Michael F. Clarke, M.D.

Publication Details

  • Innate immune response to homologous rotavirus infection in the small intestinal villous epithelium at single-cell resolution PROCEEDINGS OF THE NATIONAL ACADEMY OF SCIENCES OF THE UNITED STATES OF AMERICA Sen, A., Rothenberg, M. E., Mukherjee, G., Feng, N., Kalisky, T., Nair, N., Johnstone, I. M., Clarke, M. F., Greenberg, H. B. 2012; 109 (50): 20667-20672

    Abstract:

    "Bulk" measurements of antiviral innate immune responses from pooled cells yield averaged signals and do not reveal underlying signaling heterogeneity in infected and bystander single cells. We examined such heterogeneity in the small intestine during rotavirus (RV) infection. Murine RV EW robustly activated type I IFNs and several antiviral genes (IFN-stimulated genes) in the intestine by bulk analysis, the source of induced IFNs primarily being hematopoietic cells. Flow cytometry and microfluidics-based single-cell multiplex RT-PCR allowed dissection of IFN responses in single RV-infected and bystander intestinal epithelial cells (IECs). EW replicates in IEC subsets differing in their basal type I IFN transcription and induces IRF3-dependent and IRF3-augmented transcription, but not NF-?B-dependent or type I IFN transcripts. Bystander cells did not display enhanced type I IFN transcription but had elevated levels of certain IFN-stimulated genes, presumably in response to exogenous IFNs secreted from immune cells. Comparison of IRF3 and NF-?B induction in STAT1(-/-) mice revealed that murine but not simian RRV mediated accumulation of IkB-? protein and decreased transcription of NF-?B-dependent genes. RRV replication was significantly rescued in IFN types I and II, as well as STAT1 (IFN types I, II, and III) deficient mice in contrast to EW, which was only modestly sensitive to IFNs I and II. Resolution of "averaged" innate immune responses in single IECs thus revealed unexpected heterogeneity in both the induction and subversion of early host antiviral immunity, which modulated host range.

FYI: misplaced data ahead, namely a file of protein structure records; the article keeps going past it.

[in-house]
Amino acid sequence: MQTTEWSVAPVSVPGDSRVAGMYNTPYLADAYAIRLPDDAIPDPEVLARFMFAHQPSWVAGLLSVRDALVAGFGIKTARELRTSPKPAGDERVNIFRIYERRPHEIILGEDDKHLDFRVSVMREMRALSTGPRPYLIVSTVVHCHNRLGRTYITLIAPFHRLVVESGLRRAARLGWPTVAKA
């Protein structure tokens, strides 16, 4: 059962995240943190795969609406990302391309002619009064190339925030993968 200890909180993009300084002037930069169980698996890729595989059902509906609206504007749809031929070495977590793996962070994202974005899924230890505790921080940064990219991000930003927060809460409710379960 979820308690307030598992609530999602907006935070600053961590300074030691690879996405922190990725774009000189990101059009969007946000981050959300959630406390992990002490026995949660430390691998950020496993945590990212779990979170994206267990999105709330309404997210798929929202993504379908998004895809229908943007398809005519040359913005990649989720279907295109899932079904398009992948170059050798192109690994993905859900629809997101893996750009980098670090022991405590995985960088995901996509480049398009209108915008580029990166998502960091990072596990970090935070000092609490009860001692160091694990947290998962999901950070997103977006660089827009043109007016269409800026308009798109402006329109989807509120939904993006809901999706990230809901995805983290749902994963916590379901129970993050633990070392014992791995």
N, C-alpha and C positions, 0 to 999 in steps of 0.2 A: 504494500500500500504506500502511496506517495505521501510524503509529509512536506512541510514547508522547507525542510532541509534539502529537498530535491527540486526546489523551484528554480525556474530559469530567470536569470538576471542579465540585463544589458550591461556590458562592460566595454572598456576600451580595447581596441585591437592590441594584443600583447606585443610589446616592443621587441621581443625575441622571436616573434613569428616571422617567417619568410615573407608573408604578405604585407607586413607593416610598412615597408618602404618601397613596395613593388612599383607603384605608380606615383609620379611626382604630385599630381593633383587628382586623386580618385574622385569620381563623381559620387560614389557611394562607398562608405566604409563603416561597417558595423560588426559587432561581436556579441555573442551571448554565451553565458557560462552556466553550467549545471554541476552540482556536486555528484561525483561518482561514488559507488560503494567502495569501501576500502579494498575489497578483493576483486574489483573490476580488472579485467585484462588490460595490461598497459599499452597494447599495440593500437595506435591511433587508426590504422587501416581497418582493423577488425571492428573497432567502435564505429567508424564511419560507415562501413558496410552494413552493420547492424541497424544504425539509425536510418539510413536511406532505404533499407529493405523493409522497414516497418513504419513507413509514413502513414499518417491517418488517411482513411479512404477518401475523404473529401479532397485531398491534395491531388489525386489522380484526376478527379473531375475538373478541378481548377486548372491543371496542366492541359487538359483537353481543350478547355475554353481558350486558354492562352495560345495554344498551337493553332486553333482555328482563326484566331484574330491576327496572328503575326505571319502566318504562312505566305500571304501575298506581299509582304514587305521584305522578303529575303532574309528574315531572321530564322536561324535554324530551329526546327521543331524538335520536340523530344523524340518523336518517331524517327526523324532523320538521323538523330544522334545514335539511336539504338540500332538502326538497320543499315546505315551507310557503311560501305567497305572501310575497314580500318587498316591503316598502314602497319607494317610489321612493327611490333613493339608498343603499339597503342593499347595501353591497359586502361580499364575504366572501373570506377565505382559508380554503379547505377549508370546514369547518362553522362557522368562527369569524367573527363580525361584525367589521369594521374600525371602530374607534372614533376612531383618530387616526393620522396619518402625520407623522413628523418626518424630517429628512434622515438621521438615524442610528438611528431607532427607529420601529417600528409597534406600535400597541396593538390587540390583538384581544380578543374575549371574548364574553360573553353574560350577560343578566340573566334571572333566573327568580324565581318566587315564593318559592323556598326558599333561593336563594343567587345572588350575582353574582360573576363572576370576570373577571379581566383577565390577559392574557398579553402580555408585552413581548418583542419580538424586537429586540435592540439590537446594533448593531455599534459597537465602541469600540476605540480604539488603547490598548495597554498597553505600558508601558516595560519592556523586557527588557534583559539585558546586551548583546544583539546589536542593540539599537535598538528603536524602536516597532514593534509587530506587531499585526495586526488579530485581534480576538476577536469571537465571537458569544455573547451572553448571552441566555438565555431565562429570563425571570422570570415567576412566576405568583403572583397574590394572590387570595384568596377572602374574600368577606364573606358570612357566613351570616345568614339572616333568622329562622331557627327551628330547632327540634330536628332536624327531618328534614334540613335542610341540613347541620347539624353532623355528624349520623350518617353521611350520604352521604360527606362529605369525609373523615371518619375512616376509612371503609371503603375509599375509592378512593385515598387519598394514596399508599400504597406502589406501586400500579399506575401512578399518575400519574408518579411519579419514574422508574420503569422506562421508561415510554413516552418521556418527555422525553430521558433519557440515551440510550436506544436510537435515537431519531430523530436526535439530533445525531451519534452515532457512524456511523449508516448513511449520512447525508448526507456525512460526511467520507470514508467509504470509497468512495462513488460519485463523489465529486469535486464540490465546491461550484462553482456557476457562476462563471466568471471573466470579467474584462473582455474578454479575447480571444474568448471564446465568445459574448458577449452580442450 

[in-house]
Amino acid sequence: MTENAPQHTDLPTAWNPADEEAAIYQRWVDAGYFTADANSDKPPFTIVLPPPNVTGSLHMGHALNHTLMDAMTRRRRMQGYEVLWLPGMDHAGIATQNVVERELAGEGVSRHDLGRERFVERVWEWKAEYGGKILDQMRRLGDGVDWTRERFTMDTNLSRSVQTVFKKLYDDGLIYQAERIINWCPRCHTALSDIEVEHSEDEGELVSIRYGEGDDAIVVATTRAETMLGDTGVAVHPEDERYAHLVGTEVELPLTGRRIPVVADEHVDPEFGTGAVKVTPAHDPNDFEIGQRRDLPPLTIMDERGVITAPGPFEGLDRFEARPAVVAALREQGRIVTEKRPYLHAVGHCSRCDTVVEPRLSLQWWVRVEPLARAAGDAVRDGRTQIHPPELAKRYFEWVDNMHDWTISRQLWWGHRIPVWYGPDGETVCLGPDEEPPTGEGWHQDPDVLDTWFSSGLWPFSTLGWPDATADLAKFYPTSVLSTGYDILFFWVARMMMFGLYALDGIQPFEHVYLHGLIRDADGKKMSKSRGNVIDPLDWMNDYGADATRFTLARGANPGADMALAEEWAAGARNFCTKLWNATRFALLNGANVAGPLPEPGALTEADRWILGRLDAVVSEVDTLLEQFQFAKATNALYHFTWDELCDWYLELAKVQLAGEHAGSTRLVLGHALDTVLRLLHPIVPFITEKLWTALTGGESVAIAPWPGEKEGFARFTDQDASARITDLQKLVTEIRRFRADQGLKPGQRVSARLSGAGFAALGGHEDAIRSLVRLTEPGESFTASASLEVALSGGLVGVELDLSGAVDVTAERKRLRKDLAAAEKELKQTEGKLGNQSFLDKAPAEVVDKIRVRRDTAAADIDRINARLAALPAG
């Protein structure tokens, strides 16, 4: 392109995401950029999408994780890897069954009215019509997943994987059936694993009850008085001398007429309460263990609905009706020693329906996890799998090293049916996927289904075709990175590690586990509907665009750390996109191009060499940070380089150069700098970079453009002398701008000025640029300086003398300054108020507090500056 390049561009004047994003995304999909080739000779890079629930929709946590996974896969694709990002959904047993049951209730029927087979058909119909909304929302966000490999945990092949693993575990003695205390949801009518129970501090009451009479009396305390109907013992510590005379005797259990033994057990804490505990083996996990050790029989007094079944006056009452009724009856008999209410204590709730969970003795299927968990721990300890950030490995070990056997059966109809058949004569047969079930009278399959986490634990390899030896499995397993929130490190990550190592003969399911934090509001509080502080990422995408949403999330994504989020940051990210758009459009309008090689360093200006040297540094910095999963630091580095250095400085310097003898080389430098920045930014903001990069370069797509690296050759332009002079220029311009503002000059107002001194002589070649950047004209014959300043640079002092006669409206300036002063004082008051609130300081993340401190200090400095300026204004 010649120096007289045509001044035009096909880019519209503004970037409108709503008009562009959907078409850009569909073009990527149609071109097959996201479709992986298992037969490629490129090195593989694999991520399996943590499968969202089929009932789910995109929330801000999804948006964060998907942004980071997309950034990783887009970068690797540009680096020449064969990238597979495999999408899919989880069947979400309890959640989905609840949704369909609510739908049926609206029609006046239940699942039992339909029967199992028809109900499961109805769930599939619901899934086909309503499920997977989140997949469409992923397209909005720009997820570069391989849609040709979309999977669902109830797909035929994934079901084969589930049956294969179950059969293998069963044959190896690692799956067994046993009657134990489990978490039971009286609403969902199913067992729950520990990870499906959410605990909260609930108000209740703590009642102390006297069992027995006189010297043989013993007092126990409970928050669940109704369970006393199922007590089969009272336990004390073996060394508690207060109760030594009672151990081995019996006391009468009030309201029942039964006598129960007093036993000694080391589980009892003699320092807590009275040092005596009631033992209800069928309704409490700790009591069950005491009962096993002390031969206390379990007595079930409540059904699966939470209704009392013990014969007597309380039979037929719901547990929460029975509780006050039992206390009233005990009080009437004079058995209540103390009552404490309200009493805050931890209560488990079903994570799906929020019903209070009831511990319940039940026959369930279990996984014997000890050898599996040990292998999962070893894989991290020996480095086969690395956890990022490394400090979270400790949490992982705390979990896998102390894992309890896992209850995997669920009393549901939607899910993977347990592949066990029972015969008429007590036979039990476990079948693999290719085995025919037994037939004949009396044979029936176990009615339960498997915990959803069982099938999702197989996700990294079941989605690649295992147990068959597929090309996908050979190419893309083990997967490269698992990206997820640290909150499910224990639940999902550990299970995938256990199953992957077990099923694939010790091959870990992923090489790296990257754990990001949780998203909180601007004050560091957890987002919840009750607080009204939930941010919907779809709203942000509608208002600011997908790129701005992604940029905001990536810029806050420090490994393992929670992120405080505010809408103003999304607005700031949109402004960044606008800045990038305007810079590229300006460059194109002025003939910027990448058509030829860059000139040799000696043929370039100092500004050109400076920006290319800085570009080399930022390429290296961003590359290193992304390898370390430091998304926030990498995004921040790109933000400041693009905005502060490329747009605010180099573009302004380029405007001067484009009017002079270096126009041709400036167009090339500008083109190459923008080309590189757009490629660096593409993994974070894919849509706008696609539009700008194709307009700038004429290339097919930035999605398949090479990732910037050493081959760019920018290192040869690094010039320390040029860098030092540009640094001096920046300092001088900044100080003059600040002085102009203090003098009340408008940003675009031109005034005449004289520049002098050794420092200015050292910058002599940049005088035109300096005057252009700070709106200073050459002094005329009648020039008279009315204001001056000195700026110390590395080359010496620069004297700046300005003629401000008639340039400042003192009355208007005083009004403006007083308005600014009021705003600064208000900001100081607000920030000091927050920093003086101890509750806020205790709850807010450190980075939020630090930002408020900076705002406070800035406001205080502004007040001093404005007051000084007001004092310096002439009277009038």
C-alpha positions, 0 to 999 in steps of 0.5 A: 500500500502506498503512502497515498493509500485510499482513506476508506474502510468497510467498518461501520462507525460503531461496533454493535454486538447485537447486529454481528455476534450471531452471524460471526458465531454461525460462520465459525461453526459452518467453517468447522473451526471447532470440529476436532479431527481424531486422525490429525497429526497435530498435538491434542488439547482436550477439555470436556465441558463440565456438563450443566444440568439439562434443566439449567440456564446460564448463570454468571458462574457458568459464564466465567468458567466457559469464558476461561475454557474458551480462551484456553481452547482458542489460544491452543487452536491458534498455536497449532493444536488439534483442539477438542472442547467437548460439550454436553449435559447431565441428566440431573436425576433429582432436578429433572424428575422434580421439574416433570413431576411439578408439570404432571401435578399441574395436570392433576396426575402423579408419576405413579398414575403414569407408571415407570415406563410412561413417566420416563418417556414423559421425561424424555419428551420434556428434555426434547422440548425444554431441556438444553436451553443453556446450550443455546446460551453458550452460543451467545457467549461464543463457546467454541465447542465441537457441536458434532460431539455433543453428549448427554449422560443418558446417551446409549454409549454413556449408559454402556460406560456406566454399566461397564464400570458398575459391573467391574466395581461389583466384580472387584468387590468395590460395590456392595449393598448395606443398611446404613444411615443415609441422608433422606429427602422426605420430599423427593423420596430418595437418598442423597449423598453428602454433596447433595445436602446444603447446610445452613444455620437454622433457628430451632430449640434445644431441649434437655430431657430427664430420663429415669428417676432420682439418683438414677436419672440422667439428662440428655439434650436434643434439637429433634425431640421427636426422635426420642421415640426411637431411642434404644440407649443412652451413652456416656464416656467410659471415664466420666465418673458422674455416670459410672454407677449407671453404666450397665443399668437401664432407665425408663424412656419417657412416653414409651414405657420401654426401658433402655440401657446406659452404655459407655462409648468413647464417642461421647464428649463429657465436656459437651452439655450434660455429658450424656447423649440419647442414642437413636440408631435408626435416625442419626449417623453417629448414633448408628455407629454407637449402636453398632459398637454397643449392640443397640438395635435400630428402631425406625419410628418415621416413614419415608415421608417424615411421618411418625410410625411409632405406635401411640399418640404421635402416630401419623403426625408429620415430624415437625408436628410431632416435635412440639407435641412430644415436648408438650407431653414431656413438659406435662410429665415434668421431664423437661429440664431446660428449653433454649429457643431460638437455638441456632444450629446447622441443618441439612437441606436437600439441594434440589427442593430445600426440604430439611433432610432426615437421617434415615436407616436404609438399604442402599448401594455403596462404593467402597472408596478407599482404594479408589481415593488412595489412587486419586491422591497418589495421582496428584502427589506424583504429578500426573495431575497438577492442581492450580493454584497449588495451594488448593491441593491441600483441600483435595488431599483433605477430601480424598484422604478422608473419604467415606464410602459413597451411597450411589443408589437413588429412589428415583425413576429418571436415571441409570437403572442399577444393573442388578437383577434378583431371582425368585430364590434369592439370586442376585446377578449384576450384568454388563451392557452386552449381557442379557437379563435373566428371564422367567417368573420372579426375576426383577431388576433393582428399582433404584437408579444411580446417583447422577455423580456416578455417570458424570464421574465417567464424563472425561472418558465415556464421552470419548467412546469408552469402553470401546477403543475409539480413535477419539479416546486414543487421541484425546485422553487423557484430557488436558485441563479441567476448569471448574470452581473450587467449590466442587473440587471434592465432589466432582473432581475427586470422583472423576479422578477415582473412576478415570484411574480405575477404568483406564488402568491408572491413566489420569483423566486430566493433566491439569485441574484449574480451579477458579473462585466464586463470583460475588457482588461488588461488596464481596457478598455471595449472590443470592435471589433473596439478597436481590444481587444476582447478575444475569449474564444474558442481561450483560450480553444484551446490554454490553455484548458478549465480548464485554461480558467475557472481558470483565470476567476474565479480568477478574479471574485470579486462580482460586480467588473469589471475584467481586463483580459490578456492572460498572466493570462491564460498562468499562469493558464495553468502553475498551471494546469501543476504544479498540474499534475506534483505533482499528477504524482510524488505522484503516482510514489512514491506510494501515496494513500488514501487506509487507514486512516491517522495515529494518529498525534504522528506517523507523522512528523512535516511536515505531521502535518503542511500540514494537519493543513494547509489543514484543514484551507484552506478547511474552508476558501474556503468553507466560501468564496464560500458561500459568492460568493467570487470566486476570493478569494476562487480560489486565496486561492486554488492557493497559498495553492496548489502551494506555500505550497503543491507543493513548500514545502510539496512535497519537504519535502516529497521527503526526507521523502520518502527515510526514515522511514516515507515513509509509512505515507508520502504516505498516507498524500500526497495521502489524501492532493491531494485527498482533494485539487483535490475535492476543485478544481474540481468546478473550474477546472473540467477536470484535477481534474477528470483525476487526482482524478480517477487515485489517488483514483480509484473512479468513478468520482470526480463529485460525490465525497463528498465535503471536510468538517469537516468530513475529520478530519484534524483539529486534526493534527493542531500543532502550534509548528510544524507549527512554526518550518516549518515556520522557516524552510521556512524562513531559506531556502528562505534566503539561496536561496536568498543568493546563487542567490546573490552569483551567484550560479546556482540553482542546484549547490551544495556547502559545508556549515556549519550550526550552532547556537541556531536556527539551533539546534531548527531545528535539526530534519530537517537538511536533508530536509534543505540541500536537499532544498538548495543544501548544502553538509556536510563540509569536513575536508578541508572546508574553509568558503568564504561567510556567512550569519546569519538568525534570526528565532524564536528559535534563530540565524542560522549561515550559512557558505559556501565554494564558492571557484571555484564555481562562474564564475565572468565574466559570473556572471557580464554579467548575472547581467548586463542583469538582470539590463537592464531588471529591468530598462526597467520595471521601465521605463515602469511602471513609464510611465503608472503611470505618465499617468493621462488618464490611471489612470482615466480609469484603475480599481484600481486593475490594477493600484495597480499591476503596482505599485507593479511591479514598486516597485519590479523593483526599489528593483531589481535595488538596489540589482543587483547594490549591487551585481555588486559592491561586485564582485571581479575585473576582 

View details for DOI 10.1073/pnas.1212188109

    View details for Web of Science ID 000312605600104

    View details for PubMedID 23188796

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